The next chapter in the tumultuous U.S. presidential election takes place on Monday at the Electoral College which is expected to officially confirm that billionaire real estate mogul Donald Trump as the US 45th president.
It is known since last November that Trump that Trump would take over the White House when he is inaugurated January 20. However U.S. presidential elections are not determined by the popular vote, but rather by the individual outcomes in presidential balloting in all 50 states and the capital Washington DC.
The popular vote winner in each state normally receives all of that state's Electoral College votes, which are allotted in proportion to the state's population. A total of 538 electors will cast those ballots Monday in their respective state capitals.
The Democratic candidate, former U.S. secretary of state Hillary Clinton, defeated Trump by nearly 2.9 million votes in the national popular vote. But the Republican Trump won where it mattered, in enough of the state-by-state contests to claim an apparent 306-232 edge in the Electoral College, well more than the 270 majority he needs.
Clinton piled up big vote margins in California and New York to give her a national popular vote edge, while Trump won enough states, sometimes relatively narrowly, to claim the Electoral College advantage and a four-year term as president. It would be the fifth time in U.S. history, and the second in the last 16 years, that the popular vote winner did not win the all-important Electoral College vote
In most election years, voting in the Electoral College is little more than a formality. But that is not the case this year.
Because of the close and bitterly contested race, and continuing opposition to Trump's victory by many Clinton supporters, thousands of Americans have bombarded the 306 Republican electors with emails and phone calls, demanding they reject Trump, either by voting for Clinton or another, more acceptable Republican. In the unlikely event that 37 Republican electors defect from Trump and the vote ends in a tie at 269, the Republican-controlled House of Representatives would pick the president.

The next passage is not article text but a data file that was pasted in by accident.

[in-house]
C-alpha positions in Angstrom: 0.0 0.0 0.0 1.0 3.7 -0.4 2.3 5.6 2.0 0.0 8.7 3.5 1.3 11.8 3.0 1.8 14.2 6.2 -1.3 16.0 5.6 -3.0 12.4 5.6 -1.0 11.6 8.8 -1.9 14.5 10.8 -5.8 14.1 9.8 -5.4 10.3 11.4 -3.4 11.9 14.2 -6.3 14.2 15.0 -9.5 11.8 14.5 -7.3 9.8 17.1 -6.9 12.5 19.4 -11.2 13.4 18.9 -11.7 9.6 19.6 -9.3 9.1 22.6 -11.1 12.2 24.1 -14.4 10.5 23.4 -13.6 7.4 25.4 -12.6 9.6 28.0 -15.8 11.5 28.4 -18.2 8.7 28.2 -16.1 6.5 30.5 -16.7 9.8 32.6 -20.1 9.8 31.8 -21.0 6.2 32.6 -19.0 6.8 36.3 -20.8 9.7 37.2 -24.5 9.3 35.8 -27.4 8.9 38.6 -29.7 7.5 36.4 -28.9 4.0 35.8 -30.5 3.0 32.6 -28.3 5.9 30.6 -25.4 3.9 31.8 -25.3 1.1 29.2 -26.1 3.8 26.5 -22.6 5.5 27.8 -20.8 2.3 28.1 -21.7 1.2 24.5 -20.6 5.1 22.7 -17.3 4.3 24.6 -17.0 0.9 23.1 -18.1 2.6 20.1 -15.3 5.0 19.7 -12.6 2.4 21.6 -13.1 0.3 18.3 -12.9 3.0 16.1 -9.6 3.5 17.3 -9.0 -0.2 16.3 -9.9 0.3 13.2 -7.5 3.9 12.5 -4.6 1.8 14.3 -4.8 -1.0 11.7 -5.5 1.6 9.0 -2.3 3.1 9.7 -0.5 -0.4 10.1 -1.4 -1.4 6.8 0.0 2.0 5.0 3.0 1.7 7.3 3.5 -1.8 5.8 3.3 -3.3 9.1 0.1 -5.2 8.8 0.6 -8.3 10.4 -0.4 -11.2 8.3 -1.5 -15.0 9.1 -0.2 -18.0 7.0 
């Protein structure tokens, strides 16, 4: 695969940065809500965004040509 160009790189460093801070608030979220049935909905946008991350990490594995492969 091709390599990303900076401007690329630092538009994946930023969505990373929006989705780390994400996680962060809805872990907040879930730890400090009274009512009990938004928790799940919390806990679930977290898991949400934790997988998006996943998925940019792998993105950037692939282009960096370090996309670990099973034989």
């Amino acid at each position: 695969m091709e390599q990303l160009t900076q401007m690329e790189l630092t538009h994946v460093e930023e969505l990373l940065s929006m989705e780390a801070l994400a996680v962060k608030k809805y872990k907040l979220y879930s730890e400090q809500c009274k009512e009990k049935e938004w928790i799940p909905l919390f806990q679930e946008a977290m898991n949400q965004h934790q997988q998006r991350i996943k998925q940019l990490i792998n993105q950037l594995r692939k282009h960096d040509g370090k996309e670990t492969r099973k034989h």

Most of the electors, however, are bound by state law to vote for the candidate who won their state vote count, or if they are not, say they feel morally compelled to vote in the Electoral College the way their state voted.
Faithless electors - those who cast Electoral College votes for someone other than the presidential candidate who won their state - are not unheard of in American political annals, but they are rare, with just a handful since the Electoral College was first used in 1789.
Several U.S. news media outlets who have interviewed at least some of the 2016 electors say the vast majority are planning to back the winner in their state, with only one known Republican elector, Chris Suprun in the southwestern state of Texas, saying he would not vote for Trump.
Suprun, however, admits that the number of faithless electors is ”more than just me. I'm thinking we're working toward the (37) we need to throw this to the House of Representatives.
He declined to say whom he would vote for on Monday. He said Trump has proved himself to be a demagogue,” continuing his attacks on people who criticize him since the election, much the same as he did during the lengthy presidential campaign.
Some analysts have predicted there might be more defectors, but until the electors cast their Electoral College ballots, no one knows for sure.
The Founding Fathers of the United States debated how to pick the country's presidents, deciding against using the popular vote for fear that mob rule might ensue or that the biggest states would have too much control of the ultimate outcome. It settled on the Electoral College, in part to give even the smallest states at least three electoral votes. As it currently stands, seven states and the U.S. capital, Washington, D.C., each have three electoral votes. The Pacific coast state of California has the most, at 55.